“It brings back a lot of anger,” Paul said. “I feel like it’s been a big waste of time. It’s kind of like, why the hell did all my buddies die there for? There’s no purpose to it.”
This week, Gen. Ray Odierno, the head of the Army and one of the architects of the 2007 troop surge he and others came to see as a strategic success, was asked whether the United States should consider deploying troops to Iraq once again. No, he said. The general called the situation in Iraq disappointing, summing it up using language that commanders used in the past to explain what Americans fought and died to avoid over a decade of war.
“The big threat to our national security is ungoverned territory, areas where we have terrorist organizations that become dominant and then try to export their terrorism outside the Middle East and into several other countries, including the United States,” he said at a National Press Club luncheon Tuesday.
Odierno’s longtime political adviser in Iraq, an Arabicspeaking Briton who now teaches Middle East politics at Yale University, was speechless when she caught a glimpse of news footage of Anbar while working out recently. Emma Sky has long considered the Iraq war lost, but the sight was bloodcurdling.
“It brought back memories of Iraq’s darkest days, which we all hoped had been left behind,” she said. “So many U.S. soldiers put their lives and souls into giving Iraqis hope for a better future than they had under Saddam.”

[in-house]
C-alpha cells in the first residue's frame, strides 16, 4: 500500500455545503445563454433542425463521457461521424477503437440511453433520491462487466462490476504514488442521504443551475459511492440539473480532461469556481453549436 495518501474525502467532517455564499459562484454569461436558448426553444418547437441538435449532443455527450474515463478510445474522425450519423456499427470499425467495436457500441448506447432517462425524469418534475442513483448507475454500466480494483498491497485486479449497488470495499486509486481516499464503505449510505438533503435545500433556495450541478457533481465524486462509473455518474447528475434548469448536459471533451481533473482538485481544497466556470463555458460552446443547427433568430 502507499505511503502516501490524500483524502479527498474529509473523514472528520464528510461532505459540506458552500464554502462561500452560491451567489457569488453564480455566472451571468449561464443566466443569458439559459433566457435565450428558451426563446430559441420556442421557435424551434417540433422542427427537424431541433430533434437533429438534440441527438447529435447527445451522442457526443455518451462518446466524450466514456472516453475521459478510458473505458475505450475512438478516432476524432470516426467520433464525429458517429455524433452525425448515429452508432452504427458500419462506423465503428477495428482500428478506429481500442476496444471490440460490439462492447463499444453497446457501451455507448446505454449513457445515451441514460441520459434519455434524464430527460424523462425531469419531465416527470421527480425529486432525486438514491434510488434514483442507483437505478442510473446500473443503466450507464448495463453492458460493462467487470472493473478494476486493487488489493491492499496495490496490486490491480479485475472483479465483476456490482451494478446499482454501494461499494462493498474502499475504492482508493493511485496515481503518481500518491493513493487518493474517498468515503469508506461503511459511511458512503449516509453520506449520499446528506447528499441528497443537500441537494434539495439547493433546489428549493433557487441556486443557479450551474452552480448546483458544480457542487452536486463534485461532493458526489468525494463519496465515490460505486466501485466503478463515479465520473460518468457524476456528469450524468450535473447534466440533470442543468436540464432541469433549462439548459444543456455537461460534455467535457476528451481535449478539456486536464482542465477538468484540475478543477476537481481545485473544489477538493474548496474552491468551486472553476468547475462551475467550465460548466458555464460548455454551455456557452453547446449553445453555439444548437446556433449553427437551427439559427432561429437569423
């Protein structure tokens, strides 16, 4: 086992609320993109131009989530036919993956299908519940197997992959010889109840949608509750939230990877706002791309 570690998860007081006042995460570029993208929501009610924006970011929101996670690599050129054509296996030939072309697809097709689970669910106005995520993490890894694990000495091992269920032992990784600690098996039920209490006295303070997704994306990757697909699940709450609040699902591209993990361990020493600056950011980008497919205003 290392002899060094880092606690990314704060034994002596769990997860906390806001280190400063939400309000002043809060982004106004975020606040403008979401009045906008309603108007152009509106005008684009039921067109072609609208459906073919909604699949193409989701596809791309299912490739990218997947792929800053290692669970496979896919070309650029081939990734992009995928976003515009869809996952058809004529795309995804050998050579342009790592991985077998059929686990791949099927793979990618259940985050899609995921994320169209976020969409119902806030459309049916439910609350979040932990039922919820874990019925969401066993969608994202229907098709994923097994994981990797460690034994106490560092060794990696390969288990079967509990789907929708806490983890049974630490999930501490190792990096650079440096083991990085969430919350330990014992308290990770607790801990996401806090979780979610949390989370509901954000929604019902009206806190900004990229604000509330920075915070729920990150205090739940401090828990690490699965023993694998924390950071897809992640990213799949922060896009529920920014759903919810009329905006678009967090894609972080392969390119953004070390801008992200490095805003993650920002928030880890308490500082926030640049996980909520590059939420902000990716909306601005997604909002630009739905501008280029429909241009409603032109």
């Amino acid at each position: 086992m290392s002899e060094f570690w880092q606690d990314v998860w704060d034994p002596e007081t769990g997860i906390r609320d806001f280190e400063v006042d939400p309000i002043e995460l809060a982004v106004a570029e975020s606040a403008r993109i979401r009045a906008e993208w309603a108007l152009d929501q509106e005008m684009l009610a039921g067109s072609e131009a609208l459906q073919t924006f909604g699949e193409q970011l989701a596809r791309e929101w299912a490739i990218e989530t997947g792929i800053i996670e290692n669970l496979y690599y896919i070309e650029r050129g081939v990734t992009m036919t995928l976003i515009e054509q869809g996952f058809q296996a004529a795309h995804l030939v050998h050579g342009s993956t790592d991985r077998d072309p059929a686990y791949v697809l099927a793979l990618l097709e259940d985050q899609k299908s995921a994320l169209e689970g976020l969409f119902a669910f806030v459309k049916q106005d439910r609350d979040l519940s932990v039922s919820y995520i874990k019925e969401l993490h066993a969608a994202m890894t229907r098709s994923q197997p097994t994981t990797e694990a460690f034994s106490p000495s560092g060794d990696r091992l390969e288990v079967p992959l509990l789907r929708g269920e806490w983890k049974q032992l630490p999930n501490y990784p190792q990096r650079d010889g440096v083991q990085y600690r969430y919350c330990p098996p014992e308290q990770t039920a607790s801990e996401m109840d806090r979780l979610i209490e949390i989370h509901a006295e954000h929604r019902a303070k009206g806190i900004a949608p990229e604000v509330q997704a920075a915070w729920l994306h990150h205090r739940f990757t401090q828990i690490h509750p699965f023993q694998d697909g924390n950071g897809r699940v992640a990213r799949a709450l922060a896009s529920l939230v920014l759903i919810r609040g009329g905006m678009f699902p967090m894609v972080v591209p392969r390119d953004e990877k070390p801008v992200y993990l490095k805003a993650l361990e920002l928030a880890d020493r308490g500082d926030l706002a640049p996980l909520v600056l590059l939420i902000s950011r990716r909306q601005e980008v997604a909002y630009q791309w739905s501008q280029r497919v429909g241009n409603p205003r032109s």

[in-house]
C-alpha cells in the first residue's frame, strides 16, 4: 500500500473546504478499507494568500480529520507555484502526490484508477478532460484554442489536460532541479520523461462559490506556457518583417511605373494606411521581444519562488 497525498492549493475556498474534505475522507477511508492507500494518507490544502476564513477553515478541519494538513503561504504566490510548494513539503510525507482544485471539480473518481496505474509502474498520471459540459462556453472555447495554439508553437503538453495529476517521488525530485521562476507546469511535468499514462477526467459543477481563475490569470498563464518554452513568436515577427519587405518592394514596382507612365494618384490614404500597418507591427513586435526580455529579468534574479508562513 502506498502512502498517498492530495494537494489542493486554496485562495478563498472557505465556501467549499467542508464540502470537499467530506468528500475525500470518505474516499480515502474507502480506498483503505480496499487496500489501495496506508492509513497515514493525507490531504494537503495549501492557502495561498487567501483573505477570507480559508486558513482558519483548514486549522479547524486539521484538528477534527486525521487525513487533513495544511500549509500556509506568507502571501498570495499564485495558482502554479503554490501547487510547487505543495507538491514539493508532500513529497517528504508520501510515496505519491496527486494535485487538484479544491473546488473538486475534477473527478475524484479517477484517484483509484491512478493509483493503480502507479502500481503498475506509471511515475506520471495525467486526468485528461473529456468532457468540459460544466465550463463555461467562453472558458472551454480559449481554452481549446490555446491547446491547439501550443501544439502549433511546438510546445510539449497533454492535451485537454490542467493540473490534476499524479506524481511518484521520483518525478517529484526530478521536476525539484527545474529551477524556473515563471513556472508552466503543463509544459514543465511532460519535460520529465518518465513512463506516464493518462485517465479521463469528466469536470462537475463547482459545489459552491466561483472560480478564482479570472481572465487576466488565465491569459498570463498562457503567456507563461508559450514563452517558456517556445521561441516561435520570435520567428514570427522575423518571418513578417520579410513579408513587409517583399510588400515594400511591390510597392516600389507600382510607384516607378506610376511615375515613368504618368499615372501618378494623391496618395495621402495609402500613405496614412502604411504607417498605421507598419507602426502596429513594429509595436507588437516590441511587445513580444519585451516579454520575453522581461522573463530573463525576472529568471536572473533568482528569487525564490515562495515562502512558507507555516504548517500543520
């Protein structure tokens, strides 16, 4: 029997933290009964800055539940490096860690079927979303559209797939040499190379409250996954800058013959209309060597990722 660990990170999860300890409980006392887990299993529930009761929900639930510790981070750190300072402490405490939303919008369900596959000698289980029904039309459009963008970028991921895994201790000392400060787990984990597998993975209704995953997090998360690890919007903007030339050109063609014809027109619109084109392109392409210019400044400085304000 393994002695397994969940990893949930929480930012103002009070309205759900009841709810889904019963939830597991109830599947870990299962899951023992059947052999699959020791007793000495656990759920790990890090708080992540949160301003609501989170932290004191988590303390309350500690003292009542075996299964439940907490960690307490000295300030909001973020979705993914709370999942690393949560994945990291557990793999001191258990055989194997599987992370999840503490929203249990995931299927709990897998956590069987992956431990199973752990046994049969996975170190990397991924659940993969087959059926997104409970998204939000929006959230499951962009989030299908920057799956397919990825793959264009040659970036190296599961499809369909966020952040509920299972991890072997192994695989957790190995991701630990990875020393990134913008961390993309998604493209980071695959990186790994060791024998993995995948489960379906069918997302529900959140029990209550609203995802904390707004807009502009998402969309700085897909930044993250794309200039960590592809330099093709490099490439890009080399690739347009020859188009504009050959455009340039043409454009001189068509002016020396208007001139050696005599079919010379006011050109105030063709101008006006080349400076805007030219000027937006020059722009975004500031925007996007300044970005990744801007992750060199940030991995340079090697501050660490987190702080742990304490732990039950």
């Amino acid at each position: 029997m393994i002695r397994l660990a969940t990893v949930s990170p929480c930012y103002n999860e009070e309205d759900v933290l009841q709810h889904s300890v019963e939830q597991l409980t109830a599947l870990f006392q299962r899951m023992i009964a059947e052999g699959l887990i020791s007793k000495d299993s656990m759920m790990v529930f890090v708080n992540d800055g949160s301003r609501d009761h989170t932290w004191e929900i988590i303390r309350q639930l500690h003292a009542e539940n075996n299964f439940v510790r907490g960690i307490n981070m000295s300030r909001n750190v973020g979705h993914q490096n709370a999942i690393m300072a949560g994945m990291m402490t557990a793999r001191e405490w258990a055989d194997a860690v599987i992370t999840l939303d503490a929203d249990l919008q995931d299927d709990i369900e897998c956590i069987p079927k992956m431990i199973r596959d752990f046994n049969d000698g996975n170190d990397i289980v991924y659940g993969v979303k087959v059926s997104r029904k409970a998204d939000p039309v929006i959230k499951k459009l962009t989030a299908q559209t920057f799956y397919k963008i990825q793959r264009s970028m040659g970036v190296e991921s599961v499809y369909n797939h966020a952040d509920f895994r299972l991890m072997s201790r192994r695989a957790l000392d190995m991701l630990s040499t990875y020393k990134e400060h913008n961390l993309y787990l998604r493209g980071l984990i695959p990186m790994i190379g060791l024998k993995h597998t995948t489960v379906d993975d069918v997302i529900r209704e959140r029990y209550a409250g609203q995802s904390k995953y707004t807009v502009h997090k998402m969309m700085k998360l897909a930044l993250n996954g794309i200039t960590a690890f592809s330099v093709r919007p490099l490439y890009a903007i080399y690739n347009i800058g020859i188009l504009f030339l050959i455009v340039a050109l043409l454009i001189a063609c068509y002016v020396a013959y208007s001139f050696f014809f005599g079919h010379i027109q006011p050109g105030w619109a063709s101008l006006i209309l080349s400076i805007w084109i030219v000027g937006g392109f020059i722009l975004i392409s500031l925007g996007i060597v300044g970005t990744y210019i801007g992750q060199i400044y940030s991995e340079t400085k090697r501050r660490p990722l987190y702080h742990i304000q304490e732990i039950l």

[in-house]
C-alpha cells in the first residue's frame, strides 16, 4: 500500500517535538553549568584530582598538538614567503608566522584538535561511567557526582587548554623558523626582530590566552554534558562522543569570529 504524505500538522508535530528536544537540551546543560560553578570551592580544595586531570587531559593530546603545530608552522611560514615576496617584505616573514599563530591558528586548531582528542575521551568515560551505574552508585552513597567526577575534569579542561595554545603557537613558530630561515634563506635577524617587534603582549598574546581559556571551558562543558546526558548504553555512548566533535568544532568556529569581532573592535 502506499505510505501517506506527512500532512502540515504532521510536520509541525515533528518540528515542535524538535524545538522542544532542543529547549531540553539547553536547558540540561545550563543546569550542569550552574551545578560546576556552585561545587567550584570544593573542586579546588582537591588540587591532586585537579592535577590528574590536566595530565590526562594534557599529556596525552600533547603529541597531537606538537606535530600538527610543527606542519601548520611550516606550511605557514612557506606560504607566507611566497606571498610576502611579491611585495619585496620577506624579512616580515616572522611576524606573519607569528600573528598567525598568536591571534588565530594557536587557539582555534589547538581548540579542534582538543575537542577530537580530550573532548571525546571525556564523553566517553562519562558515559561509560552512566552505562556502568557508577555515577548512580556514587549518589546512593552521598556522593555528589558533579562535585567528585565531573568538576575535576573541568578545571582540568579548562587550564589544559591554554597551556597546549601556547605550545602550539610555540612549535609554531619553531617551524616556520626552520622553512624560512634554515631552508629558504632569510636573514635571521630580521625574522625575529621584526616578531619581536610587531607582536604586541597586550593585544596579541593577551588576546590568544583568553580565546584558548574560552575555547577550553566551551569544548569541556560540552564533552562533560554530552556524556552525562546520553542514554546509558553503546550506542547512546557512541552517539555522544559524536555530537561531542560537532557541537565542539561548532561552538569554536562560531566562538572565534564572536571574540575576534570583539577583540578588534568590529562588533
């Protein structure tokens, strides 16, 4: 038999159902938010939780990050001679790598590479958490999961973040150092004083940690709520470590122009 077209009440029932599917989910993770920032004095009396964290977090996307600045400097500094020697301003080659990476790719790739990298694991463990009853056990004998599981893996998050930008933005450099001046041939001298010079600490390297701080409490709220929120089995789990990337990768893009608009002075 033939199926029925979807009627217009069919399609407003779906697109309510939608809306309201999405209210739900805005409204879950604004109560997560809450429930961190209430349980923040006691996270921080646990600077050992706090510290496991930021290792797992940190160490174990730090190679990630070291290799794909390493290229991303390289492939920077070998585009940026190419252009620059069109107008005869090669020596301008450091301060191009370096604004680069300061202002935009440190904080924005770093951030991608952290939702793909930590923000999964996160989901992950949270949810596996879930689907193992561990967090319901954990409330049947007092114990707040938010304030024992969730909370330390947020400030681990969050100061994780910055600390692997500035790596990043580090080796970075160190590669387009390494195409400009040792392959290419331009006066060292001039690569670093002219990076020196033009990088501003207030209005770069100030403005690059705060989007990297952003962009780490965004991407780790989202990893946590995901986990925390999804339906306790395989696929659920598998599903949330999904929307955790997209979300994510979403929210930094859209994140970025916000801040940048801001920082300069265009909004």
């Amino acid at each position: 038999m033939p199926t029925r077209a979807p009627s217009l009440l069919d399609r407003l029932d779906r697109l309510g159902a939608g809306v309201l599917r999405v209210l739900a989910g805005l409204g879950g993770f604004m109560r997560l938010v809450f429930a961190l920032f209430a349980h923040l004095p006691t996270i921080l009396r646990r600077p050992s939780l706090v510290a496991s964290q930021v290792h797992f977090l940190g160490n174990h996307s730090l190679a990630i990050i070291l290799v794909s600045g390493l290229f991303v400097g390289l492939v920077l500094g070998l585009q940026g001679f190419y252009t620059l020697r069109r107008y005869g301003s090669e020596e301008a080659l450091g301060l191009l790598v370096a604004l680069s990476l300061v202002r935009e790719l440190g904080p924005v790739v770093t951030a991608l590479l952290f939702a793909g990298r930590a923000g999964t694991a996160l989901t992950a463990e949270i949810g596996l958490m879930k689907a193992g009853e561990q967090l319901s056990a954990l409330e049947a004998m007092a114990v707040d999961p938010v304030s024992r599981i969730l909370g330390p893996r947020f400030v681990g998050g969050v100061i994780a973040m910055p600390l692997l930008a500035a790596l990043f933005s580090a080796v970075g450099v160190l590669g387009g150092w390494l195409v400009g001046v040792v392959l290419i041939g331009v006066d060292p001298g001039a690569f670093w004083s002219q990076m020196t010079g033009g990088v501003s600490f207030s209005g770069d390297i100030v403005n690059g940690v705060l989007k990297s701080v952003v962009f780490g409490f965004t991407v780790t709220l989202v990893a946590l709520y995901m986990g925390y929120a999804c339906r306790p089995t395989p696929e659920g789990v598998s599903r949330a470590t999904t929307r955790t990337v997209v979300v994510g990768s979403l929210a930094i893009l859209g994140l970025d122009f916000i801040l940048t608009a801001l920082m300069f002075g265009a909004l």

America’s role in the Iraq war ended with little fanfare. Months before the last troops crossed the border into Kuwait, the U.S. military began calling the mission there Operation New Dawn. Commanders portrayed American troops as advisers and enablers, rather than combatants, and said the war was now for the Iraqis to win or lose.
There were no victory parades or symbolic displays of jubilation to mark the end of an awful conflict from which 4,486 American troops returned in coffins. A couple of months after the pullout, President Obama hosted Iraq veterans at the White House to honor their service. Vice President Biden declared to those in attendance: “You adapted, you succeeded and you defeated.” Then Obama, dressed in a tuxedo, took to the podium, flanked by a golden curtain.
“In one of our nation’s longest wars, you wrote one of the most extraordinary chapters in American military history,” the commander in chief said. “Now the Iraqi people have a chance to forge their own destiny, and every one of you who served there can take pride in knowing you gave the Iraqis this opportunity; that you succeeded in your mission.”
To many veterans, those words now ring hollow.
They don’t entirely to Hertling, who continues to hope that Iraq will somehow pull through. But he’ll always be troubled by the toll the conflict took on his family. Hertling, his two sons and a daughter-in-law spent a total of 12 years deployed in Iraq. Each son lost a soldier in his platoon, deaths that scarred them for life, he said. The Hertlings have been wrestling this week with the question of what it was all for.
“You bounce back and forth between: Was it a complete failure, or did we do the best we could and handed it over to them when things were relatively calm?” he said. “Every person who served in Iraq or Afghanistan never loses that part of them when they come home. It becomes part of their soul.”